There was a full house for the Mu Daiko performance at the Arrowhead Center for the Arts last night. the crowd loved the show. The next great event offered by the North Shore Music Association and the Grand Marais Playhouse will be an evening with the Zenon Dance Company.
Zenon Dance Company is known for its tremendous stylistic
diversity, technical virtuosity and artistic integrity. The dance
company has toured areas as far-flung as Aruba, Guam, Russia, Saipan,
Switzerland and Budapest—and now the Arrowhead Center for the Arts
Zenon Dance Company will arrive March 5 with dance classes for the
community. Zenon’s residency work (March 5-8) will include daily
creative movement classes with elementary students as well as daily
classes with students in grades 8-12 and adult community members from
7 – 8:15 p.m.
Zenon Dance Company tops off the four-day dance residency with an
evening performance of modern and jazz dance at the Arrowhead Center
for the Arts on Friday, March 9 at 7:00 p.m. Don’t miss this troupe
described as “the dance company that can do it all” and “in a league
of its own” by the Minneapolis Star-Tribune.
Tickets are only $15 adults and $10 for students! Tickets are
available on-line at www.arrowheadcenterforthearts.org or at the door
an hour before the show.
Proceeds from this event will go toward purchasing, maintaining or
upgrading production equipment in the ACA.
The production is thanks to the Minnesota State Arts Board and the
Legacy Amendment and the collaboration of the Grand Marais Playhouse,
the North Shore Music Association and Community Education.
There are valuable minerals in the rock around Lake Superior—copper, nickel, and iron. And people want to get at it. There’s money to be made and demand for the material. But nothing comes with out a price, and for some the environment is far too vulnerable and valuable to justify mining. In Wisconsin an open pit iron mine in the Penokee Hills is on the table. Under current Wisconsin mining law it could never be permitted. But in Madison, legislators are working to rewrite existing law. The proposed mine sits at the headwaters of the Bad River Watershed. The area is home to the Bad River Band of Lake Superior Chippewa. Mike Wiggins is the band’s Chairman. He and his people fear the destruction of their homeland and way of life.
Lodging tax revenues for the first month of 2012 were down from January of last year county-wide. According to the latest report from the Cook County Auditor-Treasurer’s office, the January totals were down 7.2 percent .
Lutsen-Tofte revenues were down 8 percent from last January. Grand Marais revenues were down 9.9 percent from this time last year. The Gunflint Trail revenues for December were up 1.8 percent.
The Auditor’s office emphasizes that not all businesses report taxes at the same time each year and revenues are an “apples-to-apples comparison.” That means only businesses which reported lodging tax revenues both in January of this year and last year are included in the monthly accounting.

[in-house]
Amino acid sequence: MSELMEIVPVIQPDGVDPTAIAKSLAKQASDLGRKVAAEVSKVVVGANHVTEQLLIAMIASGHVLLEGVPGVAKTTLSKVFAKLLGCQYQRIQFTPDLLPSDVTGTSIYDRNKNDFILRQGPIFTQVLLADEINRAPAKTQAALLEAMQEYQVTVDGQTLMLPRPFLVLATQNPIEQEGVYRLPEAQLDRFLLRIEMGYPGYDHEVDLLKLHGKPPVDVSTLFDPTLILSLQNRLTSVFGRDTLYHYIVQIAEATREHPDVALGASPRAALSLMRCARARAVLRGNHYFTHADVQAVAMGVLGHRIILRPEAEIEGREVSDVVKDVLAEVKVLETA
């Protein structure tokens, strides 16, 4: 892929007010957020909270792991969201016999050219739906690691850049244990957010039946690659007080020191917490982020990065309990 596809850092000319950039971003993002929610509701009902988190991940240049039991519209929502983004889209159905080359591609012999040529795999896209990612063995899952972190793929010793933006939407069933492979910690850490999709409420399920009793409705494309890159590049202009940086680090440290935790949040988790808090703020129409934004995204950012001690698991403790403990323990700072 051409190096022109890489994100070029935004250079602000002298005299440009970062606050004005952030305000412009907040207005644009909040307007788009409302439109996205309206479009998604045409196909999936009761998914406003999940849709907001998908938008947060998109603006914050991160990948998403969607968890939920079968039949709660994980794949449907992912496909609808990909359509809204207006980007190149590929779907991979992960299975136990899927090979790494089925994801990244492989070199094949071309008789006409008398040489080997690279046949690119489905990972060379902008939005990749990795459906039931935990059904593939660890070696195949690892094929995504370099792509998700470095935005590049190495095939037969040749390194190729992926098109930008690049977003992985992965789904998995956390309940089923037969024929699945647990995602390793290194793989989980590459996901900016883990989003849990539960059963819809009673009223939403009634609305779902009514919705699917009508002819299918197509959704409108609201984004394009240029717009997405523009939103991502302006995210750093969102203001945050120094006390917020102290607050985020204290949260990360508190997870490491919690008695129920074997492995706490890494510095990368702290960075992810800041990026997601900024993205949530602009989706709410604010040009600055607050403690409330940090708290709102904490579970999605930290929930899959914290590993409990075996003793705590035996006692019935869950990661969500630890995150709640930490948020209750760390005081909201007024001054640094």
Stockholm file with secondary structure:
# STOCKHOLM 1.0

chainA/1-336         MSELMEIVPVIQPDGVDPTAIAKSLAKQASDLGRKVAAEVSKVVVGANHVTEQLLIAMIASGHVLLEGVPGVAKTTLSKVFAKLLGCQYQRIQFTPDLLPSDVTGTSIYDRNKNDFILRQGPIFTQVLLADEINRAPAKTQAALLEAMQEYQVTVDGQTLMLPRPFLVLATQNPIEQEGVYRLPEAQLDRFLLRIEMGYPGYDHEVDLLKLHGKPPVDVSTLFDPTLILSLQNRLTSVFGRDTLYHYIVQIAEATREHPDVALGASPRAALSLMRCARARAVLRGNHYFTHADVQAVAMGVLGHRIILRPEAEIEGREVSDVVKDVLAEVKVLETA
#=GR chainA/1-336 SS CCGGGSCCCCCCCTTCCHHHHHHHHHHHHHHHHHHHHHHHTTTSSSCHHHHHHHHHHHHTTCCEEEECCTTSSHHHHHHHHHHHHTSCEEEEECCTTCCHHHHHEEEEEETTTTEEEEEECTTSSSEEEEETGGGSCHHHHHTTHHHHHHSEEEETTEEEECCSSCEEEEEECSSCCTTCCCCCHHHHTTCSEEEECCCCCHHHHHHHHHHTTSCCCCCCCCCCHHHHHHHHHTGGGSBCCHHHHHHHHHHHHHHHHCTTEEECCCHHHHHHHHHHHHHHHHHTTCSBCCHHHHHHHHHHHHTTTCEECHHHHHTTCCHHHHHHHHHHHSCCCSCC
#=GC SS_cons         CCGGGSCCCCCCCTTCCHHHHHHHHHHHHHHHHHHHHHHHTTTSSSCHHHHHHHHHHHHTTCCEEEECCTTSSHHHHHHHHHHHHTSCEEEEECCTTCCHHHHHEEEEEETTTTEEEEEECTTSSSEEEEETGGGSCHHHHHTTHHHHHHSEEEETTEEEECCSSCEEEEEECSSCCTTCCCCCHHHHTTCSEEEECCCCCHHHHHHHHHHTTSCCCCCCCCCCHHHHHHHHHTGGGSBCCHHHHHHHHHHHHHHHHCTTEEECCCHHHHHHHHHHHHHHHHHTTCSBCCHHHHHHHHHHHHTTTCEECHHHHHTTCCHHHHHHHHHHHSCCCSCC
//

Although the elections for the West End townships of Lutsen, Tofte and Schroeder are nearly two weeks away—they will be Tuesday, March 13—some citizens voting now by absentee ballot. And in Lutsen, there is actually a “race.” Unlike Tofte and Schroeder, which have one person running for each vacancy, Lutsen has choices on the ballot.
Two people filed to run as town clerk—Silviyia Duclos and Gail Thompson will be on the ballot.
Two people also filed to run for township supervisor—Alta McQuatters and Ginny Storlie, so their names are on the official ballot. Announcing on February 18 that he intended to run as a write-in candidate was Larry McNeally.
Polls will open for West End elections on Tuesday, March 13 from 5-8 p.m. before the annual town meetings.
On Thursday, March 1, an extraordinary group is coming to the Arrowhead Center for the Arts. Cook County will enjoy Mu Daiko with special guest Hanayui on March 1 at 7 p.m.
Mu Daiko celebrates 15 years of taiko with its biggest performance yet. On its three-week Minnesota tour, the Twin Cities-based drum ensemble brings a signature blend of tradition and innovation to the ACA. Mu Daiko will share the stage with special guest artists that exemplify the unique power of women in both American and Japanese taiko.
Hanayui presents a ground-breaking combination of song, dance, and drumming as visually striking as it is musical. Joining them are Tiffany Tamaribuchi, one of the nation’s leading forces in North American taiko, and recent Minnesota transplant and Mu Daiko collaborator Megan Chao Smith. This amazing performance is appropriate for all ages, but it does include loud noises.
Tickets are only $15 adults and $10 for students. Tickets are available on-line at www.arrowheadcenterforthearts.org or at the door an hour before the show.
Proceeds from this event will go toward purchasing, maintaining or upgrading production equipment in the ACA.
The production is thanks to the Minnesota State Arts Board and the Legacy Amendment and the collaboration of the Grand Marais Playhouse, the North Shore Music Association and Community Education.